Losing my dad when I was young is one of the sad parts of my story. But there have been a lot of happy parts and funny parts and enjoyable parts too.
Bad things have happened to me, like they happen to everyone. Being a black person living in these times meant I experienced some particular sorts of bad things, and I’ve done my best to turn that around for myself and my family, and for other black people too.
In this book I’ll tell you a bit about how I worked my way around racism, and how I made sure I kept on enjoying life. How I often just ignored people’s comments, or made crazy jokes about them with my friends and family. How if someone was trying to stop me from enjoying myself or from making a living just because of the colour of my skin, I’d just keep going until I found someone who treated me right. And how once one person treated me right, others soon did too.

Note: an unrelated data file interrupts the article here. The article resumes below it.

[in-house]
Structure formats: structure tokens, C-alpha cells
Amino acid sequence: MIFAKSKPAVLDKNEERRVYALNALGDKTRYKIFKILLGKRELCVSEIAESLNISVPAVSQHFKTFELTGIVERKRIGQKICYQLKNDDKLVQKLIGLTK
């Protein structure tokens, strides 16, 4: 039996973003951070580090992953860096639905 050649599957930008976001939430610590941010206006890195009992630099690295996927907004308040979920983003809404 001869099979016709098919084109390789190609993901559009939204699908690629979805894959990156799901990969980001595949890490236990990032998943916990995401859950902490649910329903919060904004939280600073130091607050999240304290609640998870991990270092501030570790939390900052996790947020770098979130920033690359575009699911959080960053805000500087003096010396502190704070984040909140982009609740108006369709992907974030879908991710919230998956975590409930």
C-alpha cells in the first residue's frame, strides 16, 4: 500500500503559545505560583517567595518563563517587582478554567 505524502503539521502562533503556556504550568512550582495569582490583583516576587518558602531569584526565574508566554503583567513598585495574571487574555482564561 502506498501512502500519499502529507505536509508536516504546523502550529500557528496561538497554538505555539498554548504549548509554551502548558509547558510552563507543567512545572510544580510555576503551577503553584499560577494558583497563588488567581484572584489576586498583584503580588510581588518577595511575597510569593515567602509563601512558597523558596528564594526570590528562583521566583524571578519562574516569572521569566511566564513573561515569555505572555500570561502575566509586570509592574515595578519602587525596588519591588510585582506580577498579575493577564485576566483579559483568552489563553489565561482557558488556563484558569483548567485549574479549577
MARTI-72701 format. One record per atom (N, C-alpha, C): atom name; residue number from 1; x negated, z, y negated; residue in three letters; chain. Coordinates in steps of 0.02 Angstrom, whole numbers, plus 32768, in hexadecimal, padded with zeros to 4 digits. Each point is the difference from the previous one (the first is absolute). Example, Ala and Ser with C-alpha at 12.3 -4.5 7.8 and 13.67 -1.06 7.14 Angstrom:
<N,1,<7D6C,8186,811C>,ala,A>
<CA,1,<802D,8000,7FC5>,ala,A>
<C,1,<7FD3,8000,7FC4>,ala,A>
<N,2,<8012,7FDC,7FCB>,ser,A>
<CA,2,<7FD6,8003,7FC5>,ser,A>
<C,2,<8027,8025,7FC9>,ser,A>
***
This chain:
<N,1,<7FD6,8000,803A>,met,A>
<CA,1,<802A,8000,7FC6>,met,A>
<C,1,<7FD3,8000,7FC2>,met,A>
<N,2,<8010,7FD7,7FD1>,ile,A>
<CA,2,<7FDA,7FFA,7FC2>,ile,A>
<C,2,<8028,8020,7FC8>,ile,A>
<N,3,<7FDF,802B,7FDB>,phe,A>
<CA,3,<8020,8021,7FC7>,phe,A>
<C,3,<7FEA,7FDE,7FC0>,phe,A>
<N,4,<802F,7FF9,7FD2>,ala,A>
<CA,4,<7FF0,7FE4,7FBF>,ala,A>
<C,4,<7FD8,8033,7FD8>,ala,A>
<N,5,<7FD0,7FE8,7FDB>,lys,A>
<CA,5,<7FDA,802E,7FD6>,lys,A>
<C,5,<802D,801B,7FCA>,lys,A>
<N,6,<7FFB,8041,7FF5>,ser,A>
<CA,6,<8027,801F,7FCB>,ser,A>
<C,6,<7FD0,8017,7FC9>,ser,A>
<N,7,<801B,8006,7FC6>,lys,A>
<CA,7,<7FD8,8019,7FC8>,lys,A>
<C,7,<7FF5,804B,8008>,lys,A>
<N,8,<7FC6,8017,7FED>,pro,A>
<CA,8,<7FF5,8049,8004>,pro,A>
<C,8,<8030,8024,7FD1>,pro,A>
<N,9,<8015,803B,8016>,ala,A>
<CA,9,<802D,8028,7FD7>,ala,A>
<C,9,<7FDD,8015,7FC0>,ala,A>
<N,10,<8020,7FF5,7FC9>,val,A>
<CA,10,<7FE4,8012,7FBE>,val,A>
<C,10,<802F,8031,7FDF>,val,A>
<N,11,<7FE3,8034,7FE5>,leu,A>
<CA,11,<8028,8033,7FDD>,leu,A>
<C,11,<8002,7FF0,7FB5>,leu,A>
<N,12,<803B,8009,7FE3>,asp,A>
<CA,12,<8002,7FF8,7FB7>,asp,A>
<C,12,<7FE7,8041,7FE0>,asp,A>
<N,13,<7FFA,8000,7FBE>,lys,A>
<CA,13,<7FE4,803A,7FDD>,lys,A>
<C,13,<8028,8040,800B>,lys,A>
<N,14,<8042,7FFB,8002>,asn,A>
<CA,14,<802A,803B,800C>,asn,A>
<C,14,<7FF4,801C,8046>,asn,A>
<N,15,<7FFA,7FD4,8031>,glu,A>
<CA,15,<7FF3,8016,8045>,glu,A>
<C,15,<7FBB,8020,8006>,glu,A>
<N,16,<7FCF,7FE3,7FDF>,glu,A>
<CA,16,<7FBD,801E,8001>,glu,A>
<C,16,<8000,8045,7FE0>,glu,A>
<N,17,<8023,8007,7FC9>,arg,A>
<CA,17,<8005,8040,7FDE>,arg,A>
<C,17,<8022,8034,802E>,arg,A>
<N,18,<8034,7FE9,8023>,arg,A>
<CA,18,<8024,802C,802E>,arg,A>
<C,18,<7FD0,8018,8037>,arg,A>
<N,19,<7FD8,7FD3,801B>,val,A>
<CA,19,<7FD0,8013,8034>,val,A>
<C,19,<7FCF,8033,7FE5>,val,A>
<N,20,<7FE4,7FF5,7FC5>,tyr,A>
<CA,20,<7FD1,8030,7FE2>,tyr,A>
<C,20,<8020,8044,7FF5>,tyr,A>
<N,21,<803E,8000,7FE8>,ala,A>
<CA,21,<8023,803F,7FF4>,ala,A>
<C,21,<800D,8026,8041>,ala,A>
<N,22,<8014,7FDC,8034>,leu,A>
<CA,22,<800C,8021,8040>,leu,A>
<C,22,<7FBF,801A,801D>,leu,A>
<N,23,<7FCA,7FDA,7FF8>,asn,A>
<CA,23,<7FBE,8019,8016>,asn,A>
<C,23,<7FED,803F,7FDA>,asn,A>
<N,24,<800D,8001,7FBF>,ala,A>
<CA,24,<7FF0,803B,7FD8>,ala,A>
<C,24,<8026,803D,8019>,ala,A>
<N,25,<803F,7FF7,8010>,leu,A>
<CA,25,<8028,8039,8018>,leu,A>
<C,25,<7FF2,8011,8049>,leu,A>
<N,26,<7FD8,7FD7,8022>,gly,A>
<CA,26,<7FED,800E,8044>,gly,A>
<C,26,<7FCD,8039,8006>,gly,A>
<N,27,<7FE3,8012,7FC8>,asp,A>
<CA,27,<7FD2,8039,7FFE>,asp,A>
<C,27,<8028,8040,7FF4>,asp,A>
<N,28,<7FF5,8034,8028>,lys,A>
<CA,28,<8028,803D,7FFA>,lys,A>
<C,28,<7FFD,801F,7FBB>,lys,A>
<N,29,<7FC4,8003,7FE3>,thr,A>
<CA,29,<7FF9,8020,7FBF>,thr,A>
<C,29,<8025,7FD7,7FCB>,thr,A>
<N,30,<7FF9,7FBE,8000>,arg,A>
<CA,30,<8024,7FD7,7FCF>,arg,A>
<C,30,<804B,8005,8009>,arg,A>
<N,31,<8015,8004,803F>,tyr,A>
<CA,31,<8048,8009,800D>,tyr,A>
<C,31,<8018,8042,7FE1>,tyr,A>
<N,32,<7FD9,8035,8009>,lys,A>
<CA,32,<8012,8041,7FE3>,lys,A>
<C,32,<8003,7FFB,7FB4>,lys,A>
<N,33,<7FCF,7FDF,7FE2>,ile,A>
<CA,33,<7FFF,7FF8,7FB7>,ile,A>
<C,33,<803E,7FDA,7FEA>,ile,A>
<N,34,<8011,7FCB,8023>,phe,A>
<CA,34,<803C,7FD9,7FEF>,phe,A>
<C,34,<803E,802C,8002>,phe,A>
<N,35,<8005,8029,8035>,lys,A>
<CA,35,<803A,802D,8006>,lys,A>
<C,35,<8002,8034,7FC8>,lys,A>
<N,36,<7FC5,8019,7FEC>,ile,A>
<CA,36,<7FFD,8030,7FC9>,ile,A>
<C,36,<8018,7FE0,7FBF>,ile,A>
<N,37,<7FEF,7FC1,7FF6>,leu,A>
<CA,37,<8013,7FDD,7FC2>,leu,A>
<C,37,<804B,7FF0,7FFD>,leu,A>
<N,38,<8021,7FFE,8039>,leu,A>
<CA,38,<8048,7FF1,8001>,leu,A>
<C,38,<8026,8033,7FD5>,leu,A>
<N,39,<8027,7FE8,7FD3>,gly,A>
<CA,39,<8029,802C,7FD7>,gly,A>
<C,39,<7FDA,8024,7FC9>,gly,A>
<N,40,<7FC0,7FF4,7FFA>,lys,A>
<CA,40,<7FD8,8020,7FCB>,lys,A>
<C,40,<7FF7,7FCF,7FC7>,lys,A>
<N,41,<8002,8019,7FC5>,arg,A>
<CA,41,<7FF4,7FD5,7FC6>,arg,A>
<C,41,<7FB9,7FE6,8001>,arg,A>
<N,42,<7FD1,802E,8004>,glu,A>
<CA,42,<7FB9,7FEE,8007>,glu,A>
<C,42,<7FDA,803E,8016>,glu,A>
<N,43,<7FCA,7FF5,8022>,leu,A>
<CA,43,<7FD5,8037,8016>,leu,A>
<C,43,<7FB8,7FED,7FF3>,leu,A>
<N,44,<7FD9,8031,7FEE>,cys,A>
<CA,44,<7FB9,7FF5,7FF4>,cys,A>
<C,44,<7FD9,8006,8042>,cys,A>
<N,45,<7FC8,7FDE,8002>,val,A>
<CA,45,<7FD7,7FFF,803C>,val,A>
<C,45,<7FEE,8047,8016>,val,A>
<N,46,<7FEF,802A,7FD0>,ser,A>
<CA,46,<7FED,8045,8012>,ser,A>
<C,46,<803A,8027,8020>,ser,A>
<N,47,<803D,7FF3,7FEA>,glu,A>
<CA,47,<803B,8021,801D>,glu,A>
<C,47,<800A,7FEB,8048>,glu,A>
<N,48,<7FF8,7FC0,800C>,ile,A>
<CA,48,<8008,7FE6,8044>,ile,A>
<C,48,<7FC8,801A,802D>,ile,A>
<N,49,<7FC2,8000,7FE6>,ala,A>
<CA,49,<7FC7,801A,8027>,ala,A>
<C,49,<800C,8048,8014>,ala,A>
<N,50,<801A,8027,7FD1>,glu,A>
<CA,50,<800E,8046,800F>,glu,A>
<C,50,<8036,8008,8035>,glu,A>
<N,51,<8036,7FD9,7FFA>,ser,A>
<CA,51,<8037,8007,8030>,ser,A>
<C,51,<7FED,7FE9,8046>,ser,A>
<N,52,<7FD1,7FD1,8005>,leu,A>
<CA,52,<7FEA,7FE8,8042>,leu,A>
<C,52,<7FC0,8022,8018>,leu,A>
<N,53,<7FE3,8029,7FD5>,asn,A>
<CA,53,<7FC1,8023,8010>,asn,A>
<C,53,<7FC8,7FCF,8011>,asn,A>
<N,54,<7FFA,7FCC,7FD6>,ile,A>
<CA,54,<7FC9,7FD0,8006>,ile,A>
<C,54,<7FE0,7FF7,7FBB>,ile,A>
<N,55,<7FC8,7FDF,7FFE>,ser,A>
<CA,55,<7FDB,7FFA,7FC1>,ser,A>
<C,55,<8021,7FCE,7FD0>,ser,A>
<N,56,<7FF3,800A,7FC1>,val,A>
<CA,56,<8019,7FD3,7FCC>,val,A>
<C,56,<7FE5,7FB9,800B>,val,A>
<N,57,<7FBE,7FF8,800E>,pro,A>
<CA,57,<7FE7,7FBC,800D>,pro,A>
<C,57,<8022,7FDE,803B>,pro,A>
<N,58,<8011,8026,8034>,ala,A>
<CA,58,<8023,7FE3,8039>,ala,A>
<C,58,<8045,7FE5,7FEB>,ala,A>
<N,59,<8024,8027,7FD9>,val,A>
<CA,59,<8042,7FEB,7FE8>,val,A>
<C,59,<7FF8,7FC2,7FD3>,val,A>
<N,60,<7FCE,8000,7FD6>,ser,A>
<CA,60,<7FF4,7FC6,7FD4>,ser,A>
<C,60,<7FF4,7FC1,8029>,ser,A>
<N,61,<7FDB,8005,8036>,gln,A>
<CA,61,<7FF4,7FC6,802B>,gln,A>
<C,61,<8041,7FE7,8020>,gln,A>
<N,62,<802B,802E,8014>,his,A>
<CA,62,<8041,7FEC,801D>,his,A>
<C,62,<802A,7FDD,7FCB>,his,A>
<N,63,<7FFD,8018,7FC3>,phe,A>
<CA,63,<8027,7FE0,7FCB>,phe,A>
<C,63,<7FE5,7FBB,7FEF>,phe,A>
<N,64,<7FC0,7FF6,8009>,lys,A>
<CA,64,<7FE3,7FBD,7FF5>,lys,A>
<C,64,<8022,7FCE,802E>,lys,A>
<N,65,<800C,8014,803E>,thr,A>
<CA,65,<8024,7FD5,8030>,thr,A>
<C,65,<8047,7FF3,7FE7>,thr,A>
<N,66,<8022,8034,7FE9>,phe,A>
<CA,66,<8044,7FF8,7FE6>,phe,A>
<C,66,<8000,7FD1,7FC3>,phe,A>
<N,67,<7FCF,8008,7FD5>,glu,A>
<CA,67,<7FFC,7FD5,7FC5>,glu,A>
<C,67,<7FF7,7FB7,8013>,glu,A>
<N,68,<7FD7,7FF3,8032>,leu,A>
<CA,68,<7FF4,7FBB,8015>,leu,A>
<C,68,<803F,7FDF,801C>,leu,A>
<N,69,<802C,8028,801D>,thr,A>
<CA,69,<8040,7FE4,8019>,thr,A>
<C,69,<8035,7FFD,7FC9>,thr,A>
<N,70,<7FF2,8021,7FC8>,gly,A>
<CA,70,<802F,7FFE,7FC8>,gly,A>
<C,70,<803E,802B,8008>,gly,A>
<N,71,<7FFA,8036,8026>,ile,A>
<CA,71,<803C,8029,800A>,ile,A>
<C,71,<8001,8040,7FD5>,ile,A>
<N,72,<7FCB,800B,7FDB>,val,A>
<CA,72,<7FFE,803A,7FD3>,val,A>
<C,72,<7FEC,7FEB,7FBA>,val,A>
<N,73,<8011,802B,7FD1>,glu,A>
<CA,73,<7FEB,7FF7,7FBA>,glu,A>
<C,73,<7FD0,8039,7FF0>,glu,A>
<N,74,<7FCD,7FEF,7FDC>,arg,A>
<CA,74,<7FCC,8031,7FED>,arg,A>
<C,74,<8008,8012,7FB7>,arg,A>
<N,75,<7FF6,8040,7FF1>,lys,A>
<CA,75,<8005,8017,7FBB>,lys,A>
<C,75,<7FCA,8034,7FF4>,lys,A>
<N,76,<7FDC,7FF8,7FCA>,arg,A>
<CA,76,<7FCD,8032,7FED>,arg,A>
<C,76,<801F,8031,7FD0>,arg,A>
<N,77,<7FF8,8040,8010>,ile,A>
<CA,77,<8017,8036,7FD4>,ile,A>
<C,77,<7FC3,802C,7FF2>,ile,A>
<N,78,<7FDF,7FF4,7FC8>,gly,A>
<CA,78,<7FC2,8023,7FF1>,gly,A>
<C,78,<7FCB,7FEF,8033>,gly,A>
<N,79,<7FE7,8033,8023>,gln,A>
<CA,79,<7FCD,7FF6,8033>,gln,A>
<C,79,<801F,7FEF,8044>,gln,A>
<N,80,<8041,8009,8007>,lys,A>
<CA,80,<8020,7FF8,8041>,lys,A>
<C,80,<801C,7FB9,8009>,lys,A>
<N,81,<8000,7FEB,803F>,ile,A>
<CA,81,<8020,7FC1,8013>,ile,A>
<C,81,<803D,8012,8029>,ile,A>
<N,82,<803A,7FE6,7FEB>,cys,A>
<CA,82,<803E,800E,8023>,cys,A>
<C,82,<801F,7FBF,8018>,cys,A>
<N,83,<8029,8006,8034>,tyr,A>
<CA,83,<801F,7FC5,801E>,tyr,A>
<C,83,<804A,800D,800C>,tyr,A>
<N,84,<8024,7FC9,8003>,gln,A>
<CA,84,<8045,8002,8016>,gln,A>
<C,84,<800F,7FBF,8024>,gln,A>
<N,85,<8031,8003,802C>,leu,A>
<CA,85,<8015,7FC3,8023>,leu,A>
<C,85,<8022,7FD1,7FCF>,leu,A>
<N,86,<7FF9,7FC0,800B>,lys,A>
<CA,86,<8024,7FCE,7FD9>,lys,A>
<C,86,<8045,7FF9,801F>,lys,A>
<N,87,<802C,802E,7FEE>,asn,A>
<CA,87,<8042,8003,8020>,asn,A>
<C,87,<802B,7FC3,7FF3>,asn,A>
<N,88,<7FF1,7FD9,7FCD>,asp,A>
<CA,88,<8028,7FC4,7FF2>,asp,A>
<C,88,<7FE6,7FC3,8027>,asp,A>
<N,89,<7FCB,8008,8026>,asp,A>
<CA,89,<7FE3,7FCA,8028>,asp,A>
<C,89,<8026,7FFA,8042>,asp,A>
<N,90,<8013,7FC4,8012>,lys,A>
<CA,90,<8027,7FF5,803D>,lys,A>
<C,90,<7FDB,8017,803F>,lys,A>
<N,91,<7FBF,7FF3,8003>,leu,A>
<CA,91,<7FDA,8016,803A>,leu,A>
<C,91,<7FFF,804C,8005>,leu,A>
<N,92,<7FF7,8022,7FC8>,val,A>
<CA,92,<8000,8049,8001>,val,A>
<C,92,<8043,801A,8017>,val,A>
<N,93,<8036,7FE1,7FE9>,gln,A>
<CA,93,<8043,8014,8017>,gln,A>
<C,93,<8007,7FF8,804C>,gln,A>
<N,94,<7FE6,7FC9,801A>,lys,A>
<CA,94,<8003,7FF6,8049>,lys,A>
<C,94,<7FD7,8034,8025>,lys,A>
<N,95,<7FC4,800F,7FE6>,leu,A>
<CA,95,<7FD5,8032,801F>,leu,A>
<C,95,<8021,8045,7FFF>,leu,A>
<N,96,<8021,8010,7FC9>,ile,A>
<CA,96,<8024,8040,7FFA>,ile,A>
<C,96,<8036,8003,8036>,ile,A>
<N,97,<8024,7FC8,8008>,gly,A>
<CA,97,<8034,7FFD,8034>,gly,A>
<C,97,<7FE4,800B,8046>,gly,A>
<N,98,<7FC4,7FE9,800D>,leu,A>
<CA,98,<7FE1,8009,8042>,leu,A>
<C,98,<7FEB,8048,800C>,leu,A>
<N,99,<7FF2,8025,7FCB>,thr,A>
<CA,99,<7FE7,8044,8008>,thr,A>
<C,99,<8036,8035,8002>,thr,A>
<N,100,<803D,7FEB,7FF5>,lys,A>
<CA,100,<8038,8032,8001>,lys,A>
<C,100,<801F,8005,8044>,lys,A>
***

I’ll tell you about how I worked behind the scenes with my Aboriginal and Torres Strait Islander friends to change the laws and policies that meant a lot of white people saw us only as the colour of our skin and not as people just like them.
I’ll tell you about some of the other struggle times in my life and what I learned as I went along. I didn’t learn a lot in school, not in the classroom anyway. But I learned a lot all through my life, and I’m grateful for the people who showed me things and taught me things and let me do the things I knew I was good at.
In this book you’ll meet Mr Vickery, my high school headmaster, who used to love watching me play football when I was a teenager. At the end of my matches he’d take up a collection from his mates and give it to me, to give me a taste of being a professional sportsman.
You’ll meet my friend Charlie Perkins, who I was at the boys’ home with. Charlie went on to be a bit famous for stirring things up so that Aboriginal and Torres Strait Islander people could have the same rights as other Australians. I worked for him for a lot of years, and we travelled together a lot. I got to see what a good operator he was with people and how he was making the changes that needed to be made, especially at that time in history.